Octopuses and squids both use the suckers on their limbs to grapple with their prey and to taste their quarry at the same time. Now, a pair of studies describes how these animals ‘taste by touching’ — and how evolution has equipped them with the perfect sensory ability for their lifestyles1,2. The papers were published in Nature on 12 April.
The research details the structure of the receptors that stud the animals’ suckers. These receptors transmit information that enables the creature to taste chemicals on a surface independently from those floating in the water.
Cephalopods — the group that includes octopuses and squids — have long fascinated neuroscientists because their brains and sensory systems are unlike those found in any other animals. Octopuses, for instance, have more neurons in their arms than in their central brain: a structure that allows each arm to function independently as if it has its own brain3. And researchers have long known that the hundreds of suckers on each arm can both feel the environment and taste it4.
Molecular biologist Nicholas Bellono at Harvard University in Cambridge, Massachusetts, and his group were studying the California two-spot octopus (Octopus bimaculoides) when they came across a distinctive structure on the surface of the animal’s tentacle cells. Bellono suspected that this structure acted as a receptor for chemicals in the octopus’s environment. He contacted neurobiologist Ryan Hibbs at the University of California San Diego, who studies receptors that are architecturally similar to the octopus structures found by Bellono’s team: both types consist of five barrel-like proteins clustered to form a hollow tube.
When the researchers looked at the octopus genome, they found 26 genes for these barrel-shaped proteins, which could be shuffled to create millions of distinct five-part combinations that detect various tastes1. The researchers found that the octopus receptors tend to bind to ‘greasy’ molecules that don’t dissolve in water, suggesting that they are optimized for detecting chemicals on surfaces such as a fish’s skin, the sea floor or the octopus’s own eggs.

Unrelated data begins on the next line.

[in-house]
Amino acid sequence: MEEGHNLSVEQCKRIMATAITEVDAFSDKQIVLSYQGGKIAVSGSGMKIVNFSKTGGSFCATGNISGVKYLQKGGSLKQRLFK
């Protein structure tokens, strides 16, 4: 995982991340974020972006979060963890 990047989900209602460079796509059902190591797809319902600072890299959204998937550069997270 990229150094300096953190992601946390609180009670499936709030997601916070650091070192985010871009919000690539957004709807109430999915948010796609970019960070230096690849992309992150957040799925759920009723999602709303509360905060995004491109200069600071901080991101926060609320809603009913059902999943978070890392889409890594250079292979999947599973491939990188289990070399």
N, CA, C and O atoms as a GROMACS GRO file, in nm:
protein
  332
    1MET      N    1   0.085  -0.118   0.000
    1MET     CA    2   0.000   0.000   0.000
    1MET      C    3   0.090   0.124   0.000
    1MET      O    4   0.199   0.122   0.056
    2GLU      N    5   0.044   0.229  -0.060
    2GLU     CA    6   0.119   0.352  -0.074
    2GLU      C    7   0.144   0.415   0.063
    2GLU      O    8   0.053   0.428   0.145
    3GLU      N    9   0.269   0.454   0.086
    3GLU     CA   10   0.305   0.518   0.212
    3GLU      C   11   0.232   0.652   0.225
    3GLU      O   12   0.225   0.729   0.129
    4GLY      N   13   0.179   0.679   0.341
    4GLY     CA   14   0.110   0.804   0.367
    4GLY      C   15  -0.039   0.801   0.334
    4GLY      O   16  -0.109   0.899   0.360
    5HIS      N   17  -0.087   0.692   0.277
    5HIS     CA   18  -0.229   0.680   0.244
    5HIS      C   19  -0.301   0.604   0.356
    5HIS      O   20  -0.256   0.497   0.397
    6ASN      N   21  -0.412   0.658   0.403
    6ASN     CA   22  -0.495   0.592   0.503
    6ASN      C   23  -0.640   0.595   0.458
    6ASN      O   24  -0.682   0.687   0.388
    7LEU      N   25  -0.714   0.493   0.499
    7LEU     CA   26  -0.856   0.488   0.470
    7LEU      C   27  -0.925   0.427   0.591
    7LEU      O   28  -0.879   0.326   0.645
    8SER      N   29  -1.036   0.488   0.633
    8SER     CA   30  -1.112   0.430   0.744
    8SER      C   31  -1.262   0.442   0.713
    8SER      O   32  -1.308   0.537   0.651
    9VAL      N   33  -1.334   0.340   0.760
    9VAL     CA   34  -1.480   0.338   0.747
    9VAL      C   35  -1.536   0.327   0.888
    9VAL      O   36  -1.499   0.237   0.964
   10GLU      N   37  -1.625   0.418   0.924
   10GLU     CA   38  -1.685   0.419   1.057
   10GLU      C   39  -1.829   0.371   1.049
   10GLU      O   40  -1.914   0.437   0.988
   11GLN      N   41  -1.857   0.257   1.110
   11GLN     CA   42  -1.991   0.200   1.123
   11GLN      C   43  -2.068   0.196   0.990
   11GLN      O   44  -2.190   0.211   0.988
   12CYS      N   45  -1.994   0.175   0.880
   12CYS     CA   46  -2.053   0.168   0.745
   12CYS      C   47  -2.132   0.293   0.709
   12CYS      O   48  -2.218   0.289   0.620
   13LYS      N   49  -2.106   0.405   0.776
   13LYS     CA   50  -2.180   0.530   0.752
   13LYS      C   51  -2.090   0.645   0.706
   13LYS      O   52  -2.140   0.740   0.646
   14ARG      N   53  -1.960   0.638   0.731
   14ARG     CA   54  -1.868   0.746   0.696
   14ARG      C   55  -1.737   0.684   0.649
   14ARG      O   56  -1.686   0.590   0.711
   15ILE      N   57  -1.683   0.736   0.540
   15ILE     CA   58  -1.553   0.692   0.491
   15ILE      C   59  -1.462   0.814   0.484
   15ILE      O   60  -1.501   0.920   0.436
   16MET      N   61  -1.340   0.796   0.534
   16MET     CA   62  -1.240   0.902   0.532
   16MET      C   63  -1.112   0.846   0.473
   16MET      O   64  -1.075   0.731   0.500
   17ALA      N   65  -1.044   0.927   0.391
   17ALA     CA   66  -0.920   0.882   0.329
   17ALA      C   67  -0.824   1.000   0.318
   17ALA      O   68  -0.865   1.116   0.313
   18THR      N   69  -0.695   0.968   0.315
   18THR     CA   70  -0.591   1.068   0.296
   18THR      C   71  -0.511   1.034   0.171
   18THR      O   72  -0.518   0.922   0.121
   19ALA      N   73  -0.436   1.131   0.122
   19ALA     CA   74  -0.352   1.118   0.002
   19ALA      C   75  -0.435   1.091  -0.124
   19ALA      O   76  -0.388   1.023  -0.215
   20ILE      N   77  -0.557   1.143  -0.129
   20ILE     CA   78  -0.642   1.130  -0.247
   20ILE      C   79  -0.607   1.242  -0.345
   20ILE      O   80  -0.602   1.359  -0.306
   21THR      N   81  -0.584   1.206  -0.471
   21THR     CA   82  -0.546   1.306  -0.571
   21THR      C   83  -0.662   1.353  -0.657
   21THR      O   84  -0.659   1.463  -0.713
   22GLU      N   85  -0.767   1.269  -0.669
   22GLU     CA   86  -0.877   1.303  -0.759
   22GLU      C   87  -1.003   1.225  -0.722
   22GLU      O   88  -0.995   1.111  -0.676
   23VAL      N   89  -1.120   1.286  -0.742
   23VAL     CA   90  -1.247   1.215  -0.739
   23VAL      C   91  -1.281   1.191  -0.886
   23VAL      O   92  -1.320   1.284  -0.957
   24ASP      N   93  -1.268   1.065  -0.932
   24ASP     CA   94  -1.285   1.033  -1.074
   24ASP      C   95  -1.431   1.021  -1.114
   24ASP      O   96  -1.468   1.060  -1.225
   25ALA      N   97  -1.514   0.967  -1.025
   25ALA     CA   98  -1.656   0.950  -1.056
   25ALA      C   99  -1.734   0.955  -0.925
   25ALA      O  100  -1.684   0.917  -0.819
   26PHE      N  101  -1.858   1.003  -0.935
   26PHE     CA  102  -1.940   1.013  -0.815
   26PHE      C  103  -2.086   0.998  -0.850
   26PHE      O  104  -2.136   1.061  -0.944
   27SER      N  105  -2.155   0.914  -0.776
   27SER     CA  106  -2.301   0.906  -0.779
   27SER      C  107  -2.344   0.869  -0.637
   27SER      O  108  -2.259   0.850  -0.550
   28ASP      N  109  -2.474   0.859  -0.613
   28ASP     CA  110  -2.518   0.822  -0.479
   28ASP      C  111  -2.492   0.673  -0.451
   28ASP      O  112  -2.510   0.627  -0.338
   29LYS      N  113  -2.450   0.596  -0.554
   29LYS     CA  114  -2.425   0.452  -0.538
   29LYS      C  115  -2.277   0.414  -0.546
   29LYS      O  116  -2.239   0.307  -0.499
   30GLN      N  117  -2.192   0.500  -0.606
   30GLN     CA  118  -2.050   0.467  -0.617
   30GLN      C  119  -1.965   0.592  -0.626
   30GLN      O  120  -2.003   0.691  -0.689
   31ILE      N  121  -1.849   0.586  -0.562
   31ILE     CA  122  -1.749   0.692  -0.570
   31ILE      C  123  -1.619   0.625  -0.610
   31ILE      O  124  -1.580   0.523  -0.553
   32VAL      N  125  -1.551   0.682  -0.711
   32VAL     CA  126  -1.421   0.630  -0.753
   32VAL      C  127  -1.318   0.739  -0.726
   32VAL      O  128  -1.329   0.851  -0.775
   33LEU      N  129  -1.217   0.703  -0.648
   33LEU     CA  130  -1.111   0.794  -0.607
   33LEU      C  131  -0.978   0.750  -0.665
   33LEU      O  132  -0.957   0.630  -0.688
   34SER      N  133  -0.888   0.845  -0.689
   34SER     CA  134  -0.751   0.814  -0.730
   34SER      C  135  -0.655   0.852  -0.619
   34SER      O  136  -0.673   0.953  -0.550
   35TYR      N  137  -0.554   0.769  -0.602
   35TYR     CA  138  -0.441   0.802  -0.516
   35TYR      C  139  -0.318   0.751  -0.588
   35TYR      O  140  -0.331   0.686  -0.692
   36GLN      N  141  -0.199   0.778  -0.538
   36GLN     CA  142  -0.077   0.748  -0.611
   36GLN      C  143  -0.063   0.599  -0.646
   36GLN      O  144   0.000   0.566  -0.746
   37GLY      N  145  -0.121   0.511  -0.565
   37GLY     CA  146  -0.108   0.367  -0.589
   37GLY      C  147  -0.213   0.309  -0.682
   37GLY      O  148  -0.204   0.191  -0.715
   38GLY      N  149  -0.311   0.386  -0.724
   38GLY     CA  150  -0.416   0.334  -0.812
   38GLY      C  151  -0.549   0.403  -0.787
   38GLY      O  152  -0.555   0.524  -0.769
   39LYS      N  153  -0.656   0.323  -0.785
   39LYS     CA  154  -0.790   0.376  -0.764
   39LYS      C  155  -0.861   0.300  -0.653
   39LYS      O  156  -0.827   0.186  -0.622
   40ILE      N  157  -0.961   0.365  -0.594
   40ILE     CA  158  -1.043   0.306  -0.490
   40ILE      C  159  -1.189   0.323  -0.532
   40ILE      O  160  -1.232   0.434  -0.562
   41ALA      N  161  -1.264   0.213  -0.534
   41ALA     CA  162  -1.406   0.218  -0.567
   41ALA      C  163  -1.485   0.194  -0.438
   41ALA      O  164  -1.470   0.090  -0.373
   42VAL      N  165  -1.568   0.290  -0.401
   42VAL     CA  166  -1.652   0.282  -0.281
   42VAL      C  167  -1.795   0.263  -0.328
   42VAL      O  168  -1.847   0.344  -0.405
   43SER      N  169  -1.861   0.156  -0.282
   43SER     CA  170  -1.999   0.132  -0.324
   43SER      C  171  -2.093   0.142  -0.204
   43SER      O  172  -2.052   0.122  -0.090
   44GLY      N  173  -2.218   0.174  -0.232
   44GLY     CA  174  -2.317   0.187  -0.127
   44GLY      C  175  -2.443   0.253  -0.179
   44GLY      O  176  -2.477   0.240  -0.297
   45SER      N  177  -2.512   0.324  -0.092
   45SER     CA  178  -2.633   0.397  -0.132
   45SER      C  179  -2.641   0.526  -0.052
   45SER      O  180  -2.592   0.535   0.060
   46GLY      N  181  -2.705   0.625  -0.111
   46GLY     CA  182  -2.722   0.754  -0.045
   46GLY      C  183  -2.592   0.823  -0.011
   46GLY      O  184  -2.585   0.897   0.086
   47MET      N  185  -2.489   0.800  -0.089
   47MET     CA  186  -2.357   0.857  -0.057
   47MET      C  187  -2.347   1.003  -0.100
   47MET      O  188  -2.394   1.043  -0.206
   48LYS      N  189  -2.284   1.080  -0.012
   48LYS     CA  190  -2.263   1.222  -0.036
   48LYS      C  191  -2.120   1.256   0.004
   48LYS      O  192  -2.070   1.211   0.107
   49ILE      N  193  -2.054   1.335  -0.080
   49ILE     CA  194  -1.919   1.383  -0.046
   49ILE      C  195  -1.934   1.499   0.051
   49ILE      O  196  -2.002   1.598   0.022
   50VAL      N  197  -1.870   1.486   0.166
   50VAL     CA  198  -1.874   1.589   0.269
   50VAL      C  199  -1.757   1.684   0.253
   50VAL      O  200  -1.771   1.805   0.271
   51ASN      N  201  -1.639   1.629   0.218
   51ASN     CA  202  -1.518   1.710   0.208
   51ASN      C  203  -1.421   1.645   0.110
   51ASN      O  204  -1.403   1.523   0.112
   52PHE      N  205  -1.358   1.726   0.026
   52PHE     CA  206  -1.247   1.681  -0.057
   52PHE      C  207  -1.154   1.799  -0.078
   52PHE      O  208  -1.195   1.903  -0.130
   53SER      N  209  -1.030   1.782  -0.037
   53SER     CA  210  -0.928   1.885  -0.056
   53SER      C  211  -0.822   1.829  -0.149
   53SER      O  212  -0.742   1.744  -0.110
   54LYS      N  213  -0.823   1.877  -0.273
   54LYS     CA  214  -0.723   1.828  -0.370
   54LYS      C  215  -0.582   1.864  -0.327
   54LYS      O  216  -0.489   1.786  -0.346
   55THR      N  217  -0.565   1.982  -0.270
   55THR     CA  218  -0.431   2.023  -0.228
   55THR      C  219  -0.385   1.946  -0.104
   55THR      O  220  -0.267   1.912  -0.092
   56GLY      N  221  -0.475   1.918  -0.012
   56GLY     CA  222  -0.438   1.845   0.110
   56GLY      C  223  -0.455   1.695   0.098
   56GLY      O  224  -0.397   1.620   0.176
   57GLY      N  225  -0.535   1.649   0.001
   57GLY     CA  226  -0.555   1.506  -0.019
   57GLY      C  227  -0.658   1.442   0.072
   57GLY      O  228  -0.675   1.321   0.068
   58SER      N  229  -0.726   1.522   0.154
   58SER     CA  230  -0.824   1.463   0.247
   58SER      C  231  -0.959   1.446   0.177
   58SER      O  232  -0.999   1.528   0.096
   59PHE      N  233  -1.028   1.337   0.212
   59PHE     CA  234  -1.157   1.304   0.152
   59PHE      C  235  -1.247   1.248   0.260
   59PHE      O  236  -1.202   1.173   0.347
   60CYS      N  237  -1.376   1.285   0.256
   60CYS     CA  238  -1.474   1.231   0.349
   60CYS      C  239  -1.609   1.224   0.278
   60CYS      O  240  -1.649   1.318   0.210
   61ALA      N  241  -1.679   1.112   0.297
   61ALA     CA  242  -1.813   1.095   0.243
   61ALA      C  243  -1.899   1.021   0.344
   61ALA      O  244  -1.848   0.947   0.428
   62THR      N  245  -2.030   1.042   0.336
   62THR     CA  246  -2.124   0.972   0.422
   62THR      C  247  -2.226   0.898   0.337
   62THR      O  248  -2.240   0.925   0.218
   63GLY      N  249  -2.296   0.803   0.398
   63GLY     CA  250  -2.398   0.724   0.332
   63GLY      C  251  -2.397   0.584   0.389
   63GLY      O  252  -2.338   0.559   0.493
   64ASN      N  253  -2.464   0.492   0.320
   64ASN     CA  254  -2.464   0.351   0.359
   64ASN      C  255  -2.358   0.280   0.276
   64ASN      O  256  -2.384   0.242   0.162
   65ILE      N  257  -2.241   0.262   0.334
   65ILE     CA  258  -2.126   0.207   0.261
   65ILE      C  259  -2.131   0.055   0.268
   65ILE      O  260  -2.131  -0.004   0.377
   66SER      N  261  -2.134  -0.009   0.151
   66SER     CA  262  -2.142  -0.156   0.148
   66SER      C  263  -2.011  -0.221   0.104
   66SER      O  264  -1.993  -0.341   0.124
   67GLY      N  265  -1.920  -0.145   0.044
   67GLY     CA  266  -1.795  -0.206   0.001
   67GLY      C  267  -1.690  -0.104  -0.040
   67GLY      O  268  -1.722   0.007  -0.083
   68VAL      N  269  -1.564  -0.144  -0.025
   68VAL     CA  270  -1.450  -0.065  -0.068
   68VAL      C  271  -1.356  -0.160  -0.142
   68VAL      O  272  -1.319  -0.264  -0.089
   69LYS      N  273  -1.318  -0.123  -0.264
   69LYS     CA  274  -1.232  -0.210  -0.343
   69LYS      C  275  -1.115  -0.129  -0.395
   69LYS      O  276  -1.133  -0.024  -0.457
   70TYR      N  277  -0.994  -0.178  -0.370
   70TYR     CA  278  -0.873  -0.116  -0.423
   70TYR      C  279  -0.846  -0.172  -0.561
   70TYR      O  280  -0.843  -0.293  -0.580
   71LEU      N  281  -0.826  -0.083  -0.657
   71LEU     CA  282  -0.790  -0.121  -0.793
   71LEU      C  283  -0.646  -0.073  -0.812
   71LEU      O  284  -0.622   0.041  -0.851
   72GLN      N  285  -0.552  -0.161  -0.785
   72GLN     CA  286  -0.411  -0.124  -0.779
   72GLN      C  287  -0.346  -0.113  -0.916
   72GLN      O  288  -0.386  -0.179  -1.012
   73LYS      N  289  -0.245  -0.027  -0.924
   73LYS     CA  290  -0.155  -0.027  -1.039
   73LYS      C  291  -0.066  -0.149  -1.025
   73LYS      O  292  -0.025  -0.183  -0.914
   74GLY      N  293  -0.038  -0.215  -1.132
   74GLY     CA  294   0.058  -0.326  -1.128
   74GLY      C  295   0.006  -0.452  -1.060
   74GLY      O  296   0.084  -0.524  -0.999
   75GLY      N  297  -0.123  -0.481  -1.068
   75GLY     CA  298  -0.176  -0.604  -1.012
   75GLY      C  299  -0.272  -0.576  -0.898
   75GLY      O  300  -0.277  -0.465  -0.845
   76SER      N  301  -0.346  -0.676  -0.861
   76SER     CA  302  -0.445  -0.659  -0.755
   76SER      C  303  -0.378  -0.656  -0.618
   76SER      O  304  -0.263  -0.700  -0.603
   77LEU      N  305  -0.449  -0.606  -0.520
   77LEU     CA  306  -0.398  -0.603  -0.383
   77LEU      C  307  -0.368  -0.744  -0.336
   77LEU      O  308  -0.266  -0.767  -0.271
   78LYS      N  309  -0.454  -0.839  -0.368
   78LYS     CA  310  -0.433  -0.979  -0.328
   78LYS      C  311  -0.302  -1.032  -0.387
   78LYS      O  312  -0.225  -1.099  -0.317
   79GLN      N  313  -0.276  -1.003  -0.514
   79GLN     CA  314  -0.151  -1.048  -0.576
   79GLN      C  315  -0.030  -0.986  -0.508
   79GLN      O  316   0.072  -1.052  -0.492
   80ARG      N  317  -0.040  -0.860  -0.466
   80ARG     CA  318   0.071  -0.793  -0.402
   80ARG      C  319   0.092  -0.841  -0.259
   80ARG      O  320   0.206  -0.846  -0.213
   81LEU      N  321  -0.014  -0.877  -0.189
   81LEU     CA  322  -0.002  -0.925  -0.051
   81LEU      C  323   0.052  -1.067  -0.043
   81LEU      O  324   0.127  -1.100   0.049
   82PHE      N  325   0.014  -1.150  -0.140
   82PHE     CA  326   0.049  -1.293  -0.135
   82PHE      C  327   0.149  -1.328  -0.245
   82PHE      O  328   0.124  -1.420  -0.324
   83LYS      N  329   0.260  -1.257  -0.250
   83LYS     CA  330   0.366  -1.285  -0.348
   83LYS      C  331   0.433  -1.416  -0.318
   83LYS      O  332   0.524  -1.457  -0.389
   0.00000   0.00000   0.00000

The authors think that having a wide variety of molecules in the suckers could allow an octopus to quickly determine what it is tasting, without having to send this information to the brain for processing.
In the second study in Nature, Bellono, Hibbs and their colleagues studied how these chemical receptors arose in cephalopods2. The receptors seem to have evolved from those that many other organisms use to send signals through the nervous system.
The researchers compared the octopus receptors with those found in the tentacle suckers of striped dumpling squid (Sepioloidea lineolata) and found that the squid receptors responded to molecules that would produce a bitter taste. This suggests that a squid might choose to accept or reject its prey based on this particular taste.
Analysing the squid and octopus genomes showed that the receptors had evolved independently after squid and octopus ancestors diverged around 300 million years ago, acquiring new properties over time. The need for different types of receptors makes sense: squids float in the water, see their prey and shoot out tentacles to capture it, meaning that their suckers don’t taste a fish until they touch it. But for octopuses, which tend to sit on the sea floor and feel their way around for prey, having a variety of sensitive tentacle suckers is crucial.
“To have so much insight so quickly is really exciting,” says Cliff Ragsdale, an evolutionary biologist at the University of Chicago, Illinois. He says that the findings raise many questions, including how the suckers send sensory information to the octopus’s brain and how the brain interprets it.